Request for Information (RFI): Future Directions in Violence Against Women Research
Notice Number:

Key Dates

Release Date:

February 10, 2023

Response Date:
March 31, 2023

Related Announcements


Issued by

National Institute of Nursing Research (NINR)

Eunice Kennedy Shriver National Institute of Child Health and Human Development (NICHD)

National Institute on Minority Health and Health Disparities (NIMHD)

Sexual and Gender Minority Research Office (SGMRO)

Division of Program Coordination, Planning and Strategic Initiatives, Office of Disease Prevention (ODP)

Office of Behavioral and Social Sciences Research (OBSSR)

Office of Research on Women's Health (ORWH)


This Request for Information (RFI) is intended to gather public input on priority scientific directions in violence against women (VAW) research. This includes cisgender, transgender, and gender-diverse persons who identify as a woman or girl, as well as other individuals assigned female at birth but who may not identify as a woman or girl. Specifically, the National Institute of Nursing Research (NINR), the Office of Research on Women's Health (ORWH), the National Institute of Child Health and Human Development (NICHD), the National Institute on Minority Health and Health Disparities (NIMHD), the Office of Behavioral and Social Sciences Research (OBSSR), the Office of Disease Prevention (ODP), and the Sexual & Gender Minority Research Office (SGMRO) are soliciting comments from the public on scientific gaps and research opportunities to address longstanding and emergent factors that perpetuate VAW. This request solicits input on a broad range of topics to inform research directions to better understand and identify opportunities to address underlying causes that influence women’s exposure to violence and to identify approaches to address the health impacts and sequelae of VAW.

In this request, VAW is considered broadly to include but not be limited to: domestic or intimate partner violence (IPV), sexual assault and rape, dating violence and abuse, peer violence, physical and mental abuse, sexual coercion, stalking, homicide, and elder mistreatment.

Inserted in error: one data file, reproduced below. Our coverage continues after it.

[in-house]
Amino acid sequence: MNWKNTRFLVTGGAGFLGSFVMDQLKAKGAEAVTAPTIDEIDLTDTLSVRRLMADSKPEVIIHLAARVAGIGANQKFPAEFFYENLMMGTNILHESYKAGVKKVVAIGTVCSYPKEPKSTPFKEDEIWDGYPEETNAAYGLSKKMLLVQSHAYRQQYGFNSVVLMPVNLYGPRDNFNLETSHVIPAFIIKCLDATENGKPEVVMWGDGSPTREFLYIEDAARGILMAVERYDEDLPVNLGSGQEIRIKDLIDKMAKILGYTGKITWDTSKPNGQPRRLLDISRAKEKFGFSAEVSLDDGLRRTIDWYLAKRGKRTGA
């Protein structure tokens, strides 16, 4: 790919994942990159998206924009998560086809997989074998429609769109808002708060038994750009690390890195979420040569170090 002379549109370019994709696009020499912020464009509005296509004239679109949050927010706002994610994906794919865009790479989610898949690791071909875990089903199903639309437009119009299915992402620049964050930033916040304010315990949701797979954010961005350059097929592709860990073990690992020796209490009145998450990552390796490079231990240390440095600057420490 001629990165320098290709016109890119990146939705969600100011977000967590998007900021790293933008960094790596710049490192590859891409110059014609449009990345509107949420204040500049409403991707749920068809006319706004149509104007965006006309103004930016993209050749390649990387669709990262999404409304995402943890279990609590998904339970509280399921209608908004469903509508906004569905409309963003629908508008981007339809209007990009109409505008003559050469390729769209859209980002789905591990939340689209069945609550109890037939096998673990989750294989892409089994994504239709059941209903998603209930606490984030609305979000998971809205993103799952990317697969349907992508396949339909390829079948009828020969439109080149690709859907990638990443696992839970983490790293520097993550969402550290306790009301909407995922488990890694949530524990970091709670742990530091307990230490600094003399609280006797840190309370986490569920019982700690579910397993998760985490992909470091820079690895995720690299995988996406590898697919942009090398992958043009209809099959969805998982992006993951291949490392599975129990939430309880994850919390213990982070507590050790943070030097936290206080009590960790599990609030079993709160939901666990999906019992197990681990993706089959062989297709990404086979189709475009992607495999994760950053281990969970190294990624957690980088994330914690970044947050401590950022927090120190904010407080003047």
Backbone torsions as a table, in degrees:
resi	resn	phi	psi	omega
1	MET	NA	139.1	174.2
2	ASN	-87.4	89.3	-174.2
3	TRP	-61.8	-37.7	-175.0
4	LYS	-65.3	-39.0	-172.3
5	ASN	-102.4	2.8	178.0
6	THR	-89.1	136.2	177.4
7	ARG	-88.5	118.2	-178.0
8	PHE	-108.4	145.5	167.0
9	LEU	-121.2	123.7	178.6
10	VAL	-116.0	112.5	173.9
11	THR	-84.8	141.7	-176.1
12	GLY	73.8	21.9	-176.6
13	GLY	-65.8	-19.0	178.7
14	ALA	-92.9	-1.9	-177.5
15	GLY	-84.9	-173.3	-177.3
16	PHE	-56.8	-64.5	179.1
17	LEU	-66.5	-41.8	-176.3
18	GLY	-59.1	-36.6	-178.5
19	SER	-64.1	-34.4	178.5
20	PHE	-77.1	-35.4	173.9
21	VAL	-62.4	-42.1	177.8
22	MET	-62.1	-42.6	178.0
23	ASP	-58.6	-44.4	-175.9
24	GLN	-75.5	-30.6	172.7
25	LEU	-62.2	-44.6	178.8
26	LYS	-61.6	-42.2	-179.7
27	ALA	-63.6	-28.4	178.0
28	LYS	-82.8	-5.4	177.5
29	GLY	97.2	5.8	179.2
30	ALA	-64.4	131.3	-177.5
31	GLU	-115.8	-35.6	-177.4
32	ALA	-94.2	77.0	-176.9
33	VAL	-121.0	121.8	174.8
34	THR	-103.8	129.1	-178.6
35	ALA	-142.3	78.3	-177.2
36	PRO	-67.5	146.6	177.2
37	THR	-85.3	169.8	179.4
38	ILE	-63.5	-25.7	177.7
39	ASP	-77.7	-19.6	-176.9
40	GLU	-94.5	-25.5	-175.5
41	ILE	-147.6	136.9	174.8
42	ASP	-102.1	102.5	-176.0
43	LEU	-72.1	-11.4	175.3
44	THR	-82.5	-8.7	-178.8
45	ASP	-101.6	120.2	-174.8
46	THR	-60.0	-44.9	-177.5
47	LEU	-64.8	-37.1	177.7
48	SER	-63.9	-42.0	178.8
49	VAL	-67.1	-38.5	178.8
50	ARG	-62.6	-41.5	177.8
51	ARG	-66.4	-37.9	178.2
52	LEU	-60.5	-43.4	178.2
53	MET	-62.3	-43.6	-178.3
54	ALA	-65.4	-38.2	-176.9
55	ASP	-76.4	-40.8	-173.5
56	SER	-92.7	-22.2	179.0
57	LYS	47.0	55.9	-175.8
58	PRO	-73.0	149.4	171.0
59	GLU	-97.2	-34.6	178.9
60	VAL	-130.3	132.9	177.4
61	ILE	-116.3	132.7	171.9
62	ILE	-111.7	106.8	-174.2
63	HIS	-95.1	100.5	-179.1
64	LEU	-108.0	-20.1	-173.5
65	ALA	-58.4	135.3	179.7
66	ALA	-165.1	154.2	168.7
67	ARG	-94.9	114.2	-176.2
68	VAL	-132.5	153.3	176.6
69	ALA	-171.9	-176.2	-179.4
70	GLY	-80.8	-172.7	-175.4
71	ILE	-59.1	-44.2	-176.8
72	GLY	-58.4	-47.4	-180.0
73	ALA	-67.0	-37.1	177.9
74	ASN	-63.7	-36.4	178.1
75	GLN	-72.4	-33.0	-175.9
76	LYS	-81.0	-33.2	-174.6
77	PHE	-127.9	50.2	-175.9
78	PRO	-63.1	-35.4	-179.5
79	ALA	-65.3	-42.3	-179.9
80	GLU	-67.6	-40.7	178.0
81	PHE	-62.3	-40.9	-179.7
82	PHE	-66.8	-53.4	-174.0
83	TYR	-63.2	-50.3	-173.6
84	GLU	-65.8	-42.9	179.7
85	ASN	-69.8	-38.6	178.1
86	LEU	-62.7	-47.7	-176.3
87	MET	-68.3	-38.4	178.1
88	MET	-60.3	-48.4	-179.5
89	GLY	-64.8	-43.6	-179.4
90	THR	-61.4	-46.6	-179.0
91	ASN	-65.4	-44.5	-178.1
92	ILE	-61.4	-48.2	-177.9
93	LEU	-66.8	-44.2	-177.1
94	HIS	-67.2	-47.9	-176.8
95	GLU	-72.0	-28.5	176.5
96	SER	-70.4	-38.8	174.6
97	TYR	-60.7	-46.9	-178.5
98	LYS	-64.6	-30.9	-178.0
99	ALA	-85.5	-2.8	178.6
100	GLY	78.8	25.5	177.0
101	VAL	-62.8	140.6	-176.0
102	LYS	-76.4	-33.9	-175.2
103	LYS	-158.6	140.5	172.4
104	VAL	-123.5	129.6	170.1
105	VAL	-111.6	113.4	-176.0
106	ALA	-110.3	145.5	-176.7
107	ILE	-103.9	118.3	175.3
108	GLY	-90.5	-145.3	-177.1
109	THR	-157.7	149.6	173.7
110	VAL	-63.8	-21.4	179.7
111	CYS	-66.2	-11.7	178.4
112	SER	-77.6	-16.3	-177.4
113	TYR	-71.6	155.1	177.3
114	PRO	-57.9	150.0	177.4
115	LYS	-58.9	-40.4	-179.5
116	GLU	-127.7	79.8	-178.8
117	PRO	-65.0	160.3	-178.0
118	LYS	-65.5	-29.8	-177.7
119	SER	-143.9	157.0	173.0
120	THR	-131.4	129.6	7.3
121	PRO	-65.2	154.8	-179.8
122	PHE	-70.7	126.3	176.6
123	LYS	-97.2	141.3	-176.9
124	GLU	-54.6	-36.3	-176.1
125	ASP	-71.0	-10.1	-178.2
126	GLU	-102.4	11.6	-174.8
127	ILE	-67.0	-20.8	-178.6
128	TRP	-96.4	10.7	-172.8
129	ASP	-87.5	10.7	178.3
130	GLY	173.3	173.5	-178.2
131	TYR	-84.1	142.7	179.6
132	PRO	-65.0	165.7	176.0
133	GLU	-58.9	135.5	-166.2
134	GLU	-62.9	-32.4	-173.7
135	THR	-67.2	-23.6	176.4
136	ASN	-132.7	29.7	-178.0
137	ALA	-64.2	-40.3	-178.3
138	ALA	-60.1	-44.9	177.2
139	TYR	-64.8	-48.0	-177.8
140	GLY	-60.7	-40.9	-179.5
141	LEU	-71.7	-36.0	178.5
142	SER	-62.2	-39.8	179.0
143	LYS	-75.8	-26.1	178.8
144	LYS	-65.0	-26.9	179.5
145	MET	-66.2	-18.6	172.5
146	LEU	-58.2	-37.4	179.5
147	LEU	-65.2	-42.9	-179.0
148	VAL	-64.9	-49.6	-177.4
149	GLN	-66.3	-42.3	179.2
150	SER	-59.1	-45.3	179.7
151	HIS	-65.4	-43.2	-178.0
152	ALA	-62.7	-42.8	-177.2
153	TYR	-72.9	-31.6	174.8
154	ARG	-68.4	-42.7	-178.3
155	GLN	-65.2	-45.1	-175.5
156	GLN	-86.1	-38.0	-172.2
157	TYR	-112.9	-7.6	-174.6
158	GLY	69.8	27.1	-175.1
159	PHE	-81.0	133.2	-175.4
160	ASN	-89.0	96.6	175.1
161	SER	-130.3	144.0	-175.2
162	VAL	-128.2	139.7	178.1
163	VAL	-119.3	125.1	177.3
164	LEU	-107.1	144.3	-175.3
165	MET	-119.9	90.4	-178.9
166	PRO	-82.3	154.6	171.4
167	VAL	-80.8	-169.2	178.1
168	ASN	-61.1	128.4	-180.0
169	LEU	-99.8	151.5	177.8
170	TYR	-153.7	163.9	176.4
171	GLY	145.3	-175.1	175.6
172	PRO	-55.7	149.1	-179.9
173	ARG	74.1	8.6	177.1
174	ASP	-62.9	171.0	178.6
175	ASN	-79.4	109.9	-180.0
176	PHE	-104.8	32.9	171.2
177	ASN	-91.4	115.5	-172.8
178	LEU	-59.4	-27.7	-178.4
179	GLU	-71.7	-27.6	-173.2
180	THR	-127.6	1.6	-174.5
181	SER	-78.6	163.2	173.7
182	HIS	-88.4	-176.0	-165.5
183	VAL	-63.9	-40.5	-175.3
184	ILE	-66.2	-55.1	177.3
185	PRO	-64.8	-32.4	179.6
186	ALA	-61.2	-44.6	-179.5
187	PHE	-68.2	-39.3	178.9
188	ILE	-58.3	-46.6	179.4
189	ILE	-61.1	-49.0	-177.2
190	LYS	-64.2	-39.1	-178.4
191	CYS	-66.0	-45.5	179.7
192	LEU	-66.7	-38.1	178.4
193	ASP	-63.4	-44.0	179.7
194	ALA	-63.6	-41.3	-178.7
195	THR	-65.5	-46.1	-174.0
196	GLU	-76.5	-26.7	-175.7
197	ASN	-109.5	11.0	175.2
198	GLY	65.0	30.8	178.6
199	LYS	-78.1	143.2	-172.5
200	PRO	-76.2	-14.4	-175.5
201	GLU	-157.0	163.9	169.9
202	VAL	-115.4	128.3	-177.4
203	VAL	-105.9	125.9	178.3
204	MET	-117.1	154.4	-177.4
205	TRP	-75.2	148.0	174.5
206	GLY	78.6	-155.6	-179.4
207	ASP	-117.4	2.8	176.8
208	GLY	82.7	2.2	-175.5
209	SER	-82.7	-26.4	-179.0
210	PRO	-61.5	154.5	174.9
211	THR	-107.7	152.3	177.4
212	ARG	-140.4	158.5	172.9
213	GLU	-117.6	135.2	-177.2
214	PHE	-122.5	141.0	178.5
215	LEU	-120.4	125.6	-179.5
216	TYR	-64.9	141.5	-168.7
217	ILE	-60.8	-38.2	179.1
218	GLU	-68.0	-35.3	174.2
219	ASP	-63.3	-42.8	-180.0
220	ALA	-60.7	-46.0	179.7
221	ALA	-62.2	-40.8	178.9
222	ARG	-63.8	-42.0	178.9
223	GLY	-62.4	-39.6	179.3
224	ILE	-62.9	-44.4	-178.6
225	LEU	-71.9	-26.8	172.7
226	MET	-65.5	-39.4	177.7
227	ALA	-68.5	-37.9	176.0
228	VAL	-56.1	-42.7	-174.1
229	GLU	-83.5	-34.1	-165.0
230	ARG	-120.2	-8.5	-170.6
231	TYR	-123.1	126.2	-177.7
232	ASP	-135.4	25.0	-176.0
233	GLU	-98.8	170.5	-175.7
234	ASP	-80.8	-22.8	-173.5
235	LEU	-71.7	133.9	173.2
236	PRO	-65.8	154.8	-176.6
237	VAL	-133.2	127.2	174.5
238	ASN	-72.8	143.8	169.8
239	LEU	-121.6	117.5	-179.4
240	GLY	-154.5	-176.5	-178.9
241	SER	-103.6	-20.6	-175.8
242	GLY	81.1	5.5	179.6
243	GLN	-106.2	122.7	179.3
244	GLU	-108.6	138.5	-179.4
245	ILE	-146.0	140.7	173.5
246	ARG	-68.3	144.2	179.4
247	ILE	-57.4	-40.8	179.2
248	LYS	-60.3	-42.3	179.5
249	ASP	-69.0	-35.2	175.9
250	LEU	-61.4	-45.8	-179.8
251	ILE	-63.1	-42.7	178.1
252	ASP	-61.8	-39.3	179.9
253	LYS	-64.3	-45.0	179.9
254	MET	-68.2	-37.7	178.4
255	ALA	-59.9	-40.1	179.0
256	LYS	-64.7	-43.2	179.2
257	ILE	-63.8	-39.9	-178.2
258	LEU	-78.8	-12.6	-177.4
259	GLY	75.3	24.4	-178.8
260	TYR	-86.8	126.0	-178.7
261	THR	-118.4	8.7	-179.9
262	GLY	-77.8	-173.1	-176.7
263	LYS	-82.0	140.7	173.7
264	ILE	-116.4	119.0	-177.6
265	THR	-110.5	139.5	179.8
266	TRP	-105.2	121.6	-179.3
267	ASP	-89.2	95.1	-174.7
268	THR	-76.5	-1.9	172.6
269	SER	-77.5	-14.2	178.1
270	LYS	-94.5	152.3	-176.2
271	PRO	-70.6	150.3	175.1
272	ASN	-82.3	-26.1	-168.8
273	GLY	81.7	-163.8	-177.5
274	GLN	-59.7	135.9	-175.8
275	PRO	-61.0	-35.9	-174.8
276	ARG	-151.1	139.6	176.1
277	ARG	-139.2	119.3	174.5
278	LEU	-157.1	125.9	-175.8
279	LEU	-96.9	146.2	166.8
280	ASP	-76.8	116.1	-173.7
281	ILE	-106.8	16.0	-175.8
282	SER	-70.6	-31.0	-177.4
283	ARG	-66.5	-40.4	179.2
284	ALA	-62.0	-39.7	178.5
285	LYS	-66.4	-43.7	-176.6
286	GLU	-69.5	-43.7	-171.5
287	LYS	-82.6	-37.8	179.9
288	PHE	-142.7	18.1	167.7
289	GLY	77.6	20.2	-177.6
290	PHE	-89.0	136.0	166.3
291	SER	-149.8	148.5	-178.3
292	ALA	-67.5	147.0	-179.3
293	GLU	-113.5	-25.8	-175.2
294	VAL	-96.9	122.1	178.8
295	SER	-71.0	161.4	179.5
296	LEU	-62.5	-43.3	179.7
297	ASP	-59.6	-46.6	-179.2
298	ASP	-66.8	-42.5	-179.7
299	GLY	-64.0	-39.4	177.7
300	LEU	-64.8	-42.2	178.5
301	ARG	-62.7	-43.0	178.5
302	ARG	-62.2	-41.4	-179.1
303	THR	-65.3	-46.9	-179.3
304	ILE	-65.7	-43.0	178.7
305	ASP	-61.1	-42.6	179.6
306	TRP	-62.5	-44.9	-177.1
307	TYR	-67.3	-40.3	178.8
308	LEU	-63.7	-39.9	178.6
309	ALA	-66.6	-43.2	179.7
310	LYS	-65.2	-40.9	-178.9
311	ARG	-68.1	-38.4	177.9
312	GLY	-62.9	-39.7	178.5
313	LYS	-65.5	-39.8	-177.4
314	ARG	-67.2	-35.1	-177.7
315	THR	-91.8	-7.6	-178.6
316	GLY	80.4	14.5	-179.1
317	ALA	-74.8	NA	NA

Violence against women (VAW) is pervasive, with approximately 30% of women worldwide experiencing some form of exposure to violence in their lifetime. The most recent findings from the National Intimate Partner and Sexual Violence Survey indicate that almost 1 in 2 women have experienced contact sexual violence, physical violence, and/or stalking victimization by an intimate partner, and over 26% of women have experienced completed or attempted rape during their lifetime. In addition to physical injury and mortality, women exposed to violence have a range of other adverse physical and mental health sequelae such as poor pregnancy outcomes, the development of chronic diseases and conditions, depression, and substance use. Like other forms of violence, the factors that influence VAW are deeply rooted in structural and social inequities such as poverty, educational attainment, and community conditions. Concerted efforts that address the underlying causes of VAW offer the greatest opportunity to make sustained improvements in the prevention and ultimate elimination of VAW. NINR, ORWH, NICHD, NIMHD, OBSSR, ODP, and SGMRO are committed to advancing VAW research to accelerate progress in the prevention of VAW and the mitigation of its health effects. This request is intended to complement ongoing Violence Research Initiatives at the NIH to support research to understand, prevent, and address VAW and its health impacts.